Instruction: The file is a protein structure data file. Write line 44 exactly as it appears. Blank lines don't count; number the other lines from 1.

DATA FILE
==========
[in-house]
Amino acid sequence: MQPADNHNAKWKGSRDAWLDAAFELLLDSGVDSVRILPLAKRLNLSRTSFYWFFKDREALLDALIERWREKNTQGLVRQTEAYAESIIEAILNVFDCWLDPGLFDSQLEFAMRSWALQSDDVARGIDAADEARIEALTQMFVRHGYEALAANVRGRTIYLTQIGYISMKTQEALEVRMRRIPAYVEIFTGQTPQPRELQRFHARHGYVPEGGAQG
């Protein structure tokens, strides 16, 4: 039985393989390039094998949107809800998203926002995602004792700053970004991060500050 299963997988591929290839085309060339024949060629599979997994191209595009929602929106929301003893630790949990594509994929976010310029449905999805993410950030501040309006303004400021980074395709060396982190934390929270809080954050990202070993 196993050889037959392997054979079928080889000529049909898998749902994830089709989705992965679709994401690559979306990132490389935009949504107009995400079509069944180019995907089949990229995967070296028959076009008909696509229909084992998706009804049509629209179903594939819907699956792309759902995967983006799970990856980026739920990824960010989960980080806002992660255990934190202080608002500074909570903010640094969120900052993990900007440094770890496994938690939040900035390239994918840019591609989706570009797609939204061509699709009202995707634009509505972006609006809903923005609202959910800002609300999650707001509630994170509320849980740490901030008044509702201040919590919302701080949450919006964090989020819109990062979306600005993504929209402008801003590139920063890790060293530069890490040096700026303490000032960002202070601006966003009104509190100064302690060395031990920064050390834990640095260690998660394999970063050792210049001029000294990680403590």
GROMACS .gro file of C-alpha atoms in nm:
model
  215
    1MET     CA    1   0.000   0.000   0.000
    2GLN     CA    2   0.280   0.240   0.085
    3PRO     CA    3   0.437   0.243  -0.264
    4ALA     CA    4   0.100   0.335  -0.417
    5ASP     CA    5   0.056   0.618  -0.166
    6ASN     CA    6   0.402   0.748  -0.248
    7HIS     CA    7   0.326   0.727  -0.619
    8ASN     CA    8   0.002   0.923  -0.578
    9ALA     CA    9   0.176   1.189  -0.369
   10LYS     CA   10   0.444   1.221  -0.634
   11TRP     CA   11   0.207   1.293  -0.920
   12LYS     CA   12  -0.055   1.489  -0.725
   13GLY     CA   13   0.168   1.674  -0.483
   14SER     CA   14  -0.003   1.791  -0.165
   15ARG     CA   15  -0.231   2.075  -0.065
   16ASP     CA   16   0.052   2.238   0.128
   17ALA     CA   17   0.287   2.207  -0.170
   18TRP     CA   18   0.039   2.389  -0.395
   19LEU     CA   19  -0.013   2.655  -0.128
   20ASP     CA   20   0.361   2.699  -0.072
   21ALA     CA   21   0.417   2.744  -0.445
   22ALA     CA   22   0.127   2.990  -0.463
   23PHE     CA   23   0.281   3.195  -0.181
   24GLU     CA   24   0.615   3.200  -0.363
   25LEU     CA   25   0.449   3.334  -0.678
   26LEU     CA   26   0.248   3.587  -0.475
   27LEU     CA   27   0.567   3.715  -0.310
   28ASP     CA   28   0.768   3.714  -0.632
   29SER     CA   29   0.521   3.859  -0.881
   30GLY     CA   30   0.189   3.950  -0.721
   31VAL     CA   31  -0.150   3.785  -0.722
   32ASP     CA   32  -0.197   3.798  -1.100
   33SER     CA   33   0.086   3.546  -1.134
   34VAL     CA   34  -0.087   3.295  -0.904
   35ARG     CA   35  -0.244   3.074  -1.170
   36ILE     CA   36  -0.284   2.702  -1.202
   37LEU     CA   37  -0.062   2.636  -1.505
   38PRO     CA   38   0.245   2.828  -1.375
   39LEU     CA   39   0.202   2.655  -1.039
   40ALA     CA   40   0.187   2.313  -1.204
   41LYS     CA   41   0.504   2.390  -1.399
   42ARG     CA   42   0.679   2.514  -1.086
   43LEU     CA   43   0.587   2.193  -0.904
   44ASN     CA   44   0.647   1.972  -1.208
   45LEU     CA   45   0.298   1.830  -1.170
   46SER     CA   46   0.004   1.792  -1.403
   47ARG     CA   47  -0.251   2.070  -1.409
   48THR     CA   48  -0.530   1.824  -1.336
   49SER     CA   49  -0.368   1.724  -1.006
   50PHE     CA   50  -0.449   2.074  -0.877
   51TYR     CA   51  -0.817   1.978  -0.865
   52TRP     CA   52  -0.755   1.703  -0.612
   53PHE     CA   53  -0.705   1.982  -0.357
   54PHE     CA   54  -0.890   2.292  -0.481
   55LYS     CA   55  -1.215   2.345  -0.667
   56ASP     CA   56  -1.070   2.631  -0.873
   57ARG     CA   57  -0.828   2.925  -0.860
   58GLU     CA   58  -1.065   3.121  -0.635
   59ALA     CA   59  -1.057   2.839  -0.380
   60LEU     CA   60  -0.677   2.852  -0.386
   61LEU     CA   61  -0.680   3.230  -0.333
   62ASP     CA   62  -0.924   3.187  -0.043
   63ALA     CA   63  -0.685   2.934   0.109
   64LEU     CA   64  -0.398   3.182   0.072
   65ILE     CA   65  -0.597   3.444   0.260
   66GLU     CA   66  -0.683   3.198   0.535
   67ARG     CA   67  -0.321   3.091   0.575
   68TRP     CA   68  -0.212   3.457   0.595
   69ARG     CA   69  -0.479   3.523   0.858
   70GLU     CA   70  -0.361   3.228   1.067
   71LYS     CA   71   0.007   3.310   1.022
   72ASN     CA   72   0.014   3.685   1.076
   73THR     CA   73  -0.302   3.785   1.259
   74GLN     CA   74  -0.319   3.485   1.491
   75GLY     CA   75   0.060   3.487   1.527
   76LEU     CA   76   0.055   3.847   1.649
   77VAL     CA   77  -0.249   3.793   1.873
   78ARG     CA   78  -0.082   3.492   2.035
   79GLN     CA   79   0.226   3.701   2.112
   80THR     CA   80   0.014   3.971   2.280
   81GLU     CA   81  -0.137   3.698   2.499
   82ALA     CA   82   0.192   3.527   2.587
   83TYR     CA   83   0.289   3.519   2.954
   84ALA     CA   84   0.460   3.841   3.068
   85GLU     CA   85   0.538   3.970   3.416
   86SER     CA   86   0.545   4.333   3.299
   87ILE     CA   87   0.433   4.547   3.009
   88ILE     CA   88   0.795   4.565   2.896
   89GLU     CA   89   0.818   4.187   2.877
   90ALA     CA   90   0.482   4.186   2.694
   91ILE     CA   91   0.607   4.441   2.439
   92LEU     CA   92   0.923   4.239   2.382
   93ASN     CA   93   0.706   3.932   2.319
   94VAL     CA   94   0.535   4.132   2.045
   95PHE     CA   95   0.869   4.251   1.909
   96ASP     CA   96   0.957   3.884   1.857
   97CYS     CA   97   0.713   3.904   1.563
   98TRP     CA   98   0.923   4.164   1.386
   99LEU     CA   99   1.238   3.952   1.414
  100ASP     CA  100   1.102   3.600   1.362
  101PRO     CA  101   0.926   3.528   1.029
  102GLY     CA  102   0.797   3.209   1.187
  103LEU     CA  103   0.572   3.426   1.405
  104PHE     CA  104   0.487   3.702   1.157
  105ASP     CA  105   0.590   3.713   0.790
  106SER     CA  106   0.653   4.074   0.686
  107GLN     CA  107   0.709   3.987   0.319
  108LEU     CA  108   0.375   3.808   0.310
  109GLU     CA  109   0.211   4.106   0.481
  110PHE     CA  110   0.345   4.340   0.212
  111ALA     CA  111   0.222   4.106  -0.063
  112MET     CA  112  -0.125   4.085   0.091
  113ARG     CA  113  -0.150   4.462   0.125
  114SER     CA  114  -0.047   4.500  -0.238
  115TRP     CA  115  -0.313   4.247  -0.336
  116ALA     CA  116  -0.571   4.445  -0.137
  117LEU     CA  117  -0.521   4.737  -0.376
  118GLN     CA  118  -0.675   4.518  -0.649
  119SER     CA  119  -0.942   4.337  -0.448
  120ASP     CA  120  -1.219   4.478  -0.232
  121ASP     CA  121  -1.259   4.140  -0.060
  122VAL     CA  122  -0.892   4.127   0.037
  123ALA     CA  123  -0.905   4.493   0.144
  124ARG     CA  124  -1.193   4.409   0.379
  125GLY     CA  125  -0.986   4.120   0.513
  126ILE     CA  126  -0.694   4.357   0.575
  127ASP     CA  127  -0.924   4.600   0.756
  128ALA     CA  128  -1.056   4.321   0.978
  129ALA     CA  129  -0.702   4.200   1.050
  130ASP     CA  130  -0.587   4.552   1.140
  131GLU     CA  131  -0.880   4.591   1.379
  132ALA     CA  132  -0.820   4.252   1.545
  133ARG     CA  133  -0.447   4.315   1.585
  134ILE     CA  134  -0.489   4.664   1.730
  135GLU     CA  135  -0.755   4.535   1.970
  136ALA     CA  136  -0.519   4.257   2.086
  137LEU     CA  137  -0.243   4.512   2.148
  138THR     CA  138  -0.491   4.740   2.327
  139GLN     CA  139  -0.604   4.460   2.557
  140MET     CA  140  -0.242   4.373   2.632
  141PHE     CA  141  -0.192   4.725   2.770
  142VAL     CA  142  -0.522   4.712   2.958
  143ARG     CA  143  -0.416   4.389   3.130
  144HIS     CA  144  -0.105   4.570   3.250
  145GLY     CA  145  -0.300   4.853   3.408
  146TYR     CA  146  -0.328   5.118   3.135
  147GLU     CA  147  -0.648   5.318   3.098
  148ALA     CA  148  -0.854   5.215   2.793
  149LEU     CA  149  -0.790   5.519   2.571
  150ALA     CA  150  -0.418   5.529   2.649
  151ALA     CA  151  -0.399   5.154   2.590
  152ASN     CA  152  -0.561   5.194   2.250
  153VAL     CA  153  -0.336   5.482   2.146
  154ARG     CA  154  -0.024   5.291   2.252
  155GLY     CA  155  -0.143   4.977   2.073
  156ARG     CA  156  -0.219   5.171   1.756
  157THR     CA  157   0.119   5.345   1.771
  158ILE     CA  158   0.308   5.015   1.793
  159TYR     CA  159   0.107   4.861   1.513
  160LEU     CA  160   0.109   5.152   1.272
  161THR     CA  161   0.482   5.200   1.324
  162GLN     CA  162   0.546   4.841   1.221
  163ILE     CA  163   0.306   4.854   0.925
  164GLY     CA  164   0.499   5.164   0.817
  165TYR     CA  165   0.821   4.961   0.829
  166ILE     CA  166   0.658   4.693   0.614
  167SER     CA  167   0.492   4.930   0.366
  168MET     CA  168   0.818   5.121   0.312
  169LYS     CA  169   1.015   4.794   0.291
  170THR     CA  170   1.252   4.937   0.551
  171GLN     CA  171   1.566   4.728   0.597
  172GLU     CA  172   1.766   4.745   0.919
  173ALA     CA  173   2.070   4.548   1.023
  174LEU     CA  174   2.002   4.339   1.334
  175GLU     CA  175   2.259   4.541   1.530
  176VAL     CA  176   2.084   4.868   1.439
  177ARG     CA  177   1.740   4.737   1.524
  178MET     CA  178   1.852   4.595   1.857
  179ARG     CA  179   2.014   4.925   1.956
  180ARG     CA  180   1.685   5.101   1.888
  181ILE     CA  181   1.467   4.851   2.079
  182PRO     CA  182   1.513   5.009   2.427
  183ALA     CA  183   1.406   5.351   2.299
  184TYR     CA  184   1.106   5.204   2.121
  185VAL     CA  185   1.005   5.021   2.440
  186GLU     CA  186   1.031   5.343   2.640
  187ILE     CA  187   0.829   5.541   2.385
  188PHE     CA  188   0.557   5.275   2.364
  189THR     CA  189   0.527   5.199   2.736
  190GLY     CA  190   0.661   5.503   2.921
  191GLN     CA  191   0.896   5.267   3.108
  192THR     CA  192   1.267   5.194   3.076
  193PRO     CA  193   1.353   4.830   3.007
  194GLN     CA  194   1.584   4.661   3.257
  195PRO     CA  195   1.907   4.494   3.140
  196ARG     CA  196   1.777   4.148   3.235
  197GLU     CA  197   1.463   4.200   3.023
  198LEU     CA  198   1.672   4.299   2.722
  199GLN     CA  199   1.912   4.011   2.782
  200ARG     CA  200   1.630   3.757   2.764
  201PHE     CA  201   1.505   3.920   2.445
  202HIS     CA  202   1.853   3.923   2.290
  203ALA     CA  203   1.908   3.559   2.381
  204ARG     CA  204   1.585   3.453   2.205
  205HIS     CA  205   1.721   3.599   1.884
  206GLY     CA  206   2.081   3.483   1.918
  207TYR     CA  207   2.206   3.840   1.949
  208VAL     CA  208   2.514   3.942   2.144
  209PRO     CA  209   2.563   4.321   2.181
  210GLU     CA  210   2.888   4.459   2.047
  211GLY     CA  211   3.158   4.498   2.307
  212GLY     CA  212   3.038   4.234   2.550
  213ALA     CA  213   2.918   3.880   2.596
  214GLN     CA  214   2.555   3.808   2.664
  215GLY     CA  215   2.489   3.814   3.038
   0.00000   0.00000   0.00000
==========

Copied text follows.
   38PRO     CA   38   0.245   2.828  -1.375